This report will start by identifying and evaluating information on the variations of dietary requirement, taking into consideration age, sex and activity. It will then explore the way diet might contribute towards disease and illness. The report will further describe the physical processes involved in digestion and explain their importance in the body. (1.1) Dietary Requirements and Variations (According to Age, Sex & Physical Activity)
A balanced diet is one that contains the right quantity of nutrition that an individual needs, for energy, to support growth and maintain a healthy body. It comprises of macronutrients which are proteins, fats and carbohydrates, these provide energy and are needed daily in large quantities. Micronutrients which are vitamins and minerals needed to release the energy but only needed in small amounts. Water although not a nutrient is essential and required daily in considerable amounts. (McGuiness 2010) * Protein – this is made up of oxygen, hydrogen, carbon, nitrogen, sulphur and iron. Proteins have two important functions, growth and tissue repair, It is estimated that the human body contains over 50,000 types of protein.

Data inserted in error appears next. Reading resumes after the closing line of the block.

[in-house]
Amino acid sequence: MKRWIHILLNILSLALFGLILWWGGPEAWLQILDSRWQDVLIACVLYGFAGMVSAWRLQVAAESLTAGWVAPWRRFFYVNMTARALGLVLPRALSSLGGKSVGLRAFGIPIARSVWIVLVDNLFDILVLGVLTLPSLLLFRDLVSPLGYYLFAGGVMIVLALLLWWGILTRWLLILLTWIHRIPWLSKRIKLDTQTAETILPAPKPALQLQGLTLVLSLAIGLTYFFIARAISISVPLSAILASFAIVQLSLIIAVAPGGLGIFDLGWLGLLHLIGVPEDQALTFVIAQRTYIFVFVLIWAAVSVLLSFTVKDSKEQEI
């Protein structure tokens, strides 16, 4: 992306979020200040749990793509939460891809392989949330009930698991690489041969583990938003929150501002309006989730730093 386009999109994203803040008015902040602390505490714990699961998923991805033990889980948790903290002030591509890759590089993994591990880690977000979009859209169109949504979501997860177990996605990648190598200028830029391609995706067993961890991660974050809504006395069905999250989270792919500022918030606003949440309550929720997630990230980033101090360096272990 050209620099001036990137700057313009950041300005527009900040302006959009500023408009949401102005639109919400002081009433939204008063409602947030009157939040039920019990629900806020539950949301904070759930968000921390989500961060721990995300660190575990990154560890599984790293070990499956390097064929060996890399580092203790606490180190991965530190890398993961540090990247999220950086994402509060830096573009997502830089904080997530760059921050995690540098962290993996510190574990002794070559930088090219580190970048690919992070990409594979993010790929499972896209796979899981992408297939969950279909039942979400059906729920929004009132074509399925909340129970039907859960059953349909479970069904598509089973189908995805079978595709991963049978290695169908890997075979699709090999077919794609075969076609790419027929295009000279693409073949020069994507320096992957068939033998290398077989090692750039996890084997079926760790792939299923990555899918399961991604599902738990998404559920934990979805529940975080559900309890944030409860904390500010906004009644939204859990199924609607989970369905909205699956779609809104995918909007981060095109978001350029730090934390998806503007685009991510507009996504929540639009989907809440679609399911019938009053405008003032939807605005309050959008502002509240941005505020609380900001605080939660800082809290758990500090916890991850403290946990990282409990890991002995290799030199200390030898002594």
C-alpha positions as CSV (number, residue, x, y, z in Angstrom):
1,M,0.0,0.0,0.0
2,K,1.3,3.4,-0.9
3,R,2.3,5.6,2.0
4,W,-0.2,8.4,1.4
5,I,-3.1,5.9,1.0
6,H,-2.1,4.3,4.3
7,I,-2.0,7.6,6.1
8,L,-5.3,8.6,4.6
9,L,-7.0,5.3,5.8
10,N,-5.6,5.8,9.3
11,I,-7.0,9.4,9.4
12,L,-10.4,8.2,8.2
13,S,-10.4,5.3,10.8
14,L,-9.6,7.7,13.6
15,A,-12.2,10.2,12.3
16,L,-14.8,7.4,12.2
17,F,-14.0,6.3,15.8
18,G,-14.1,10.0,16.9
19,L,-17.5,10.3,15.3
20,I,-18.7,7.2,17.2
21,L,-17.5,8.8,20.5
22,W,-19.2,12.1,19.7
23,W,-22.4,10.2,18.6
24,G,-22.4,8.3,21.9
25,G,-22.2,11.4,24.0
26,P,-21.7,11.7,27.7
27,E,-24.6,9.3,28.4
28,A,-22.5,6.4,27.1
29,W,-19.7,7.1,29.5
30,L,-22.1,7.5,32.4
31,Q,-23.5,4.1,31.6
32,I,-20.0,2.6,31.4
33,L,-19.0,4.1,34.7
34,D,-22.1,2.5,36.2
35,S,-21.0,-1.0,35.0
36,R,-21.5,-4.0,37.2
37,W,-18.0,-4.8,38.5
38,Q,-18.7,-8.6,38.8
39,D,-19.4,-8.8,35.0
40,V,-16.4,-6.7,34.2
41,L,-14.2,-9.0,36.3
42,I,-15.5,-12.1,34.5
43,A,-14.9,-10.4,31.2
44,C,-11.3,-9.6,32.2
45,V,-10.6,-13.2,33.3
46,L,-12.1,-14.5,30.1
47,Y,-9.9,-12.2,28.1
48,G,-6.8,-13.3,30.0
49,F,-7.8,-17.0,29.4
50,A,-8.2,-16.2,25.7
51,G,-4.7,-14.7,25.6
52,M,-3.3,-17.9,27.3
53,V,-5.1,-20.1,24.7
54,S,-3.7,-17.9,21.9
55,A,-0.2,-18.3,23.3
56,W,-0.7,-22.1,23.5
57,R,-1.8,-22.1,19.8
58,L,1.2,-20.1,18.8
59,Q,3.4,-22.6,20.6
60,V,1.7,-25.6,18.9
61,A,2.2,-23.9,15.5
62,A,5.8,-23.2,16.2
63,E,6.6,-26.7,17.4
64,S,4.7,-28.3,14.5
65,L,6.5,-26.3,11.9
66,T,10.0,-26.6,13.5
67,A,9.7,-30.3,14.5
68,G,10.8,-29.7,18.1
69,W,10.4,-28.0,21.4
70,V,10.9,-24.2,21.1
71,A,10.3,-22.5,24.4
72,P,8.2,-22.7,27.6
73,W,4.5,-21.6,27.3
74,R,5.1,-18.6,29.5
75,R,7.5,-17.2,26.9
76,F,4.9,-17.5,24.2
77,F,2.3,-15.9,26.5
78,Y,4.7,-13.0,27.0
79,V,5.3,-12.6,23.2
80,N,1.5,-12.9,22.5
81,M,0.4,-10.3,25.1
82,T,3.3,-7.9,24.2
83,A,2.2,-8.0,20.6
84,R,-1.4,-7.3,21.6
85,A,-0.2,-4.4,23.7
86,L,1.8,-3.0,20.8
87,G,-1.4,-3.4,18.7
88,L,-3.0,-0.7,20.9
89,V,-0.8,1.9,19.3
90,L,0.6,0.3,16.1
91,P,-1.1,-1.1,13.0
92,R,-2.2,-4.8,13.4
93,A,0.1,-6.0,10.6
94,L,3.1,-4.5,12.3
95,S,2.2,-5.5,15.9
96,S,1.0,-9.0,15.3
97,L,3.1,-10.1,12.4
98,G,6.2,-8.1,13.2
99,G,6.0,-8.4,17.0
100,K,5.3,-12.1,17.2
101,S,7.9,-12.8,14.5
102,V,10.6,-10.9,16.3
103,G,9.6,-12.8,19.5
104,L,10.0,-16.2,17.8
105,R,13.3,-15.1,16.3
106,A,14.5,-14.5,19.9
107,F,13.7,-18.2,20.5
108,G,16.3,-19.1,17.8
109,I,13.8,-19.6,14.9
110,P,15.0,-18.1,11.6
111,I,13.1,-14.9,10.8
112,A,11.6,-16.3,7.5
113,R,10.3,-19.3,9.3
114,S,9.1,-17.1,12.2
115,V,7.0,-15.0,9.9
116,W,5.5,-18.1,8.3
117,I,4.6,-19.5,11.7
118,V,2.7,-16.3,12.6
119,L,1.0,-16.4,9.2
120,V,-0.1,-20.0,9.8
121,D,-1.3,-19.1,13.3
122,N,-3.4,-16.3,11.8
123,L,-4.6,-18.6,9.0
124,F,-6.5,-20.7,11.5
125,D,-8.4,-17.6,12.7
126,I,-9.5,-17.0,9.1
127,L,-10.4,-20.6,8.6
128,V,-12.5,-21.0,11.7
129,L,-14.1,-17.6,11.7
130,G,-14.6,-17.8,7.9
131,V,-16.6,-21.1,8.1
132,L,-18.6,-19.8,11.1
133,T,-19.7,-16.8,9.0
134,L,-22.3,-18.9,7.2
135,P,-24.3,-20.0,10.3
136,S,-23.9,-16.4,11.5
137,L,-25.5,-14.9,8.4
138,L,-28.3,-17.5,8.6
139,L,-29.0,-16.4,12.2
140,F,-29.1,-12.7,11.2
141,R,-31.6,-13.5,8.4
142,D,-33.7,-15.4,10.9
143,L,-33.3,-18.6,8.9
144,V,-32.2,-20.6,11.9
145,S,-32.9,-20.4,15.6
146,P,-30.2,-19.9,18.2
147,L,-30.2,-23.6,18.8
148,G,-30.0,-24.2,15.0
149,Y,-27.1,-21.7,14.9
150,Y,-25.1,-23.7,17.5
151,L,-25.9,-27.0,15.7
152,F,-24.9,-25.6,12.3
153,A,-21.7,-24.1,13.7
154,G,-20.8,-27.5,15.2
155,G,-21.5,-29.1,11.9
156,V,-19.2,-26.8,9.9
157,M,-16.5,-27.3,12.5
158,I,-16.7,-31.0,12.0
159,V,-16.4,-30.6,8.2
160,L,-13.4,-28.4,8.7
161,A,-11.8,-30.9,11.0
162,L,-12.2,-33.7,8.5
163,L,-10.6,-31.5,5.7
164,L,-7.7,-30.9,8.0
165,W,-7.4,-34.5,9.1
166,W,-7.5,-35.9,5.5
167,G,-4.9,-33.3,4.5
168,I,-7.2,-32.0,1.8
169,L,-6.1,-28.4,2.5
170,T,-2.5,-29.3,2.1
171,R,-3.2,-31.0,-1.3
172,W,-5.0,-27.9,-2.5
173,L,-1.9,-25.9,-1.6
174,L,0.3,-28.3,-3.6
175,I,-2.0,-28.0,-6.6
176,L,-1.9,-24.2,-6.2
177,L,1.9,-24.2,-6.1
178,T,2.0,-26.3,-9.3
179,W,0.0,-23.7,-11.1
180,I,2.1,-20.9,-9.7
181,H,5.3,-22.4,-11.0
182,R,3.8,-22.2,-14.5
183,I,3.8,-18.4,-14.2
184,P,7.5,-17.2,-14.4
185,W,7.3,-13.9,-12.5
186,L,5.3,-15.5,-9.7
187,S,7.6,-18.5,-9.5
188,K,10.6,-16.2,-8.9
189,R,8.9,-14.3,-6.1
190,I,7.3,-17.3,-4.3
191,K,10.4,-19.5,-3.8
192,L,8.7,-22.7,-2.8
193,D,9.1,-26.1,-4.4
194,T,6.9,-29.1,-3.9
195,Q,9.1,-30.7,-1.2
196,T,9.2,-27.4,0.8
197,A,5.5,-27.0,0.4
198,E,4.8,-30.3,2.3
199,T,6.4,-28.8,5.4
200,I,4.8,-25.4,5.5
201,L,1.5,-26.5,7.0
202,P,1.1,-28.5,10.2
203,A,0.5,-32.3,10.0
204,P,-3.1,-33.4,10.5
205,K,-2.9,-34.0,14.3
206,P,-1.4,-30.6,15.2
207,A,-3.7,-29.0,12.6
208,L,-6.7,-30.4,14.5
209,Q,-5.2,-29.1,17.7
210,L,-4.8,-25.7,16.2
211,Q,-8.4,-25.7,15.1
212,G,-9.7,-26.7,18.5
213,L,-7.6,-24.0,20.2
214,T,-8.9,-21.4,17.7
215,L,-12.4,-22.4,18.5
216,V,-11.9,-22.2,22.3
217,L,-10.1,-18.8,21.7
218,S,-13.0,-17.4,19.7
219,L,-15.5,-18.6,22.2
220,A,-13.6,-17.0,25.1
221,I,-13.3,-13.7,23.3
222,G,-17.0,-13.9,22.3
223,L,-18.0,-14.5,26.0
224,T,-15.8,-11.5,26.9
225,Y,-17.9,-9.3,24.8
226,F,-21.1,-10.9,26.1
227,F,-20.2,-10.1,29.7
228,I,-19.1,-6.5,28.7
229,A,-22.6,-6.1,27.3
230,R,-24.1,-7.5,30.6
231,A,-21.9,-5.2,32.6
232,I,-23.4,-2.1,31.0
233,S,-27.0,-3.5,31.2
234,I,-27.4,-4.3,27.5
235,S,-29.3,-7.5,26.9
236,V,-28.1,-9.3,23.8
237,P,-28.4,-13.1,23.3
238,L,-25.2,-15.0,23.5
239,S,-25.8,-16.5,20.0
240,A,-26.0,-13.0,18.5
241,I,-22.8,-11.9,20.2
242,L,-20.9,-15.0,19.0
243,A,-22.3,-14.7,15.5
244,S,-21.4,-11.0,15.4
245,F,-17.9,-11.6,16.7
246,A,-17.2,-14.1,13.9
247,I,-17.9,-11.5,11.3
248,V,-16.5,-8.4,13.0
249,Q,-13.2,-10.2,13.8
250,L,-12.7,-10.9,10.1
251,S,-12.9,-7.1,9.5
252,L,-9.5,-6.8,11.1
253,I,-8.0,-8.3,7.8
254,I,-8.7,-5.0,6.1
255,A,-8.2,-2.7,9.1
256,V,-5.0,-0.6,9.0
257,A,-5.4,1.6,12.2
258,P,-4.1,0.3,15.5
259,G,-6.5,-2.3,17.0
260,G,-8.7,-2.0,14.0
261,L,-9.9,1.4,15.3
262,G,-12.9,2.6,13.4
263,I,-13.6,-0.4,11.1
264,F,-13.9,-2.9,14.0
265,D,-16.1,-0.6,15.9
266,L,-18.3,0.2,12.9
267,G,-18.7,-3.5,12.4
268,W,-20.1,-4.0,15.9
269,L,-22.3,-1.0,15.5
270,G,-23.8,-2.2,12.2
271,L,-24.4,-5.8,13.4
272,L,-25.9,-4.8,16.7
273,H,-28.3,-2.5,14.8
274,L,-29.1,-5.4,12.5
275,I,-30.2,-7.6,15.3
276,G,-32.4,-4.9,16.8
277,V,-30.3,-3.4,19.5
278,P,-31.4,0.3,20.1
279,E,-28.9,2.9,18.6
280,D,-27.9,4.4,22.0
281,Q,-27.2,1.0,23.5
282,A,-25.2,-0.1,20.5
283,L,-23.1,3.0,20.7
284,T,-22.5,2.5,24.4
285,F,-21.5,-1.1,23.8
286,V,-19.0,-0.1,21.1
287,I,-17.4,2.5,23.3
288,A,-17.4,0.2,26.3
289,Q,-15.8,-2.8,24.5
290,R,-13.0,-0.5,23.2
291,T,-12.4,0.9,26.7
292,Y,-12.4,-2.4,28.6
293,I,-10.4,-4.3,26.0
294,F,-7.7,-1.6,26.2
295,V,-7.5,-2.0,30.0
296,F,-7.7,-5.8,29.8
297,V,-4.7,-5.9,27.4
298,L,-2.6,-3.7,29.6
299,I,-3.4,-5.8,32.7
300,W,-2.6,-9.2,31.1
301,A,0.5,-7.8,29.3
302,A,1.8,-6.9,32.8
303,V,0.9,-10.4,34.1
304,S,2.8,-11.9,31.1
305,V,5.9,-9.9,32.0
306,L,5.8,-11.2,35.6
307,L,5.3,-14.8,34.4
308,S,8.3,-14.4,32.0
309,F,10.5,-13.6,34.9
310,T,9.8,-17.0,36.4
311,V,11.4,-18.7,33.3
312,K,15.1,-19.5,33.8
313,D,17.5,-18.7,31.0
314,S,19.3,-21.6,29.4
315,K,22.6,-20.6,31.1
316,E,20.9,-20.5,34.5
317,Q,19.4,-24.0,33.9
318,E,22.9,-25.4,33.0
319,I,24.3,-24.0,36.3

(Le Quesne 2003) Proteins that are used in the diet are made of long chains of amino acids and fit mostly into two categories, non-essential and essential amino acids. Over half of amino acids are non- essential meaning that the body produces them for itself. Essential amino acids are provided in the diet as the body is not capable of creating them. There are 9 essential amino acids required in childhood and 8 in adulthood these are needed on a daily basis. Sources of protein are fish, eggs, milk, meat, beans and peas. If too much protein is consumed the amino acids are broken down in the liver to form urea and passed out in the urine. (Barasi 1997) * Fats – these are composed of oxygen, hydrogen and carbon and supply a strong reserve of energy which can be stored. They help to insulate the body and its organs, assist in repair of cell tissues and are classed as saturated and unsaturated. Saturated fats are solid at room temperature and are the cause of many health problems as they clog up arteries in the body. Sources of these are margarine, lard and butter but can be found in cakes and biscuits to name a few. (SNDRi 2010) Unsaturated fats of which there are two, monounsaturated, can be found in olive oil and polyunsaturated which contains omega 3 and 6 fatty acids, essential in the brain and nervous system, sources are oily fish and flax oil. Unsaturated fat is usually liquid at room temperature. (Bearsden 2006) * Carbohydrates – made up of oxygen, hydrogen and carbon, they supply most of the energy for all the body’s functions. Carbohydrates are made up of single sugar units or as chains known as monosachaccarides , dysaccharides and polysaccharides. Monosaccharides are simple carbohydrates such as those found in fruit and honey, they are easily absorbed into the body and digested as are dysaccharides. Polysaccharides are referred to as complex carbohydrates and are found in potatoes, beans etc. They have to be digested in the small intestine and supply more energy for longer, maintaining blood glucose levels in the body. Glucose is an important monosaccharide that provides all the body’s cells with energy, and is the only supply used by the brain. The glycaemic index is a guide that measures the effect that carbohydrates have on blood sugar levels. The higher the GI the quicker the carbohydrates are absorbed.(SNDRi 2010) * Fibre – this is categorised as soluble or insoluble and is found in starchy foods. Soluble fibre is found in fruit and vegetables, beans and oats, it helps lower cholesterol which is harmful to the body. Insoluble fibre is found in wheatbran, broccoli etc. which adds bulk to the waste in the body preventing constipation.(Beardsen 2006) *